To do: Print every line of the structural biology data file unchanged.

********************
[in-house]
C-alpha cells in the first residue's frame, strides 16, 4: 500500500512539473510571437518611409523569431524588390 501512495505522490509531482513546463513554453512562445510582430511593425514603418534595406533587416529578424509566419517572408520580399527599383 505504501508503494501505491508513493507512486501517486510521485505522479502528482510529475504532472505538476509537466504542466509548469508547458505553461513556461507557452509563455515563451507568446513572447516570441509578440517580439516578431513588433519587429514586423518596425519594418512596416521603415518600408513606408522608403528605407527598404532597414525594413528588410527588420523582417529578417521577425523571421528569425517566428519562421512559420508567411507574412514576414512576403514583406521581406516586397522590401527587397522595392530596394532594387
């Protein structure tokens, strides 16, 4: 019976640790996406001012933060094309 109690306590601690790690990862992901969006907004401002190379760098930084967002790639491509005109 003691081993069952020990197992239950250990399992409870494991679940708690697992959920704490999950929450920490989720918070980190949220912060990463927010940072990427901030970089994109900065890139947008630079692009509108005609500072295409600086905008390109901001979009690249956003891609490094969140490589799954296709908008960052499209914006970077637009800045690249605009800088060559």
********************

[in-house]
C-alpha cells in the first residue's frame, strides 16, 4: 500500500512539473510571437518611409523569431524588390 501512495505522490509531482513546463513554453512562445510582430511593425514603418534595406533587416529578424509566419517572408520580399527599383 505504501508503494501505491508513493507512486501517486510521485505522479502528482510529475504532472505538476509537466504542466509548469508547458505553461513556461507557452509563455515563451507568446513572447516570441509578440517580439516578431513588433519587429514586423518596425519594418512596416521603415518600408513606408522608403528605407527598404532597414525594413528588410527588420523582417529578417521577425523571421528569425517566428519562421512559420508567411507574412514576414512576403514583406521581406516586397522590401527587397522595392530596394532594387
């Protein structure tokens, strides 16, 4: 019976640790996406001012933060094309 109690306590601690790690990862992901969006907004401002190379760098930084967002790639491509005109 003691081993069952020990197992239950250990399992409870494991679940708690697992959920704490999950929450920490989720918070980190949220912060990463927010940072990427901030970089994109900065890139947008630079692009509108005609500072295409600086905008390109901001979009690249956003891609490094969140490589799954296709908008960052499209914006970077637009800045690249605009800088060559």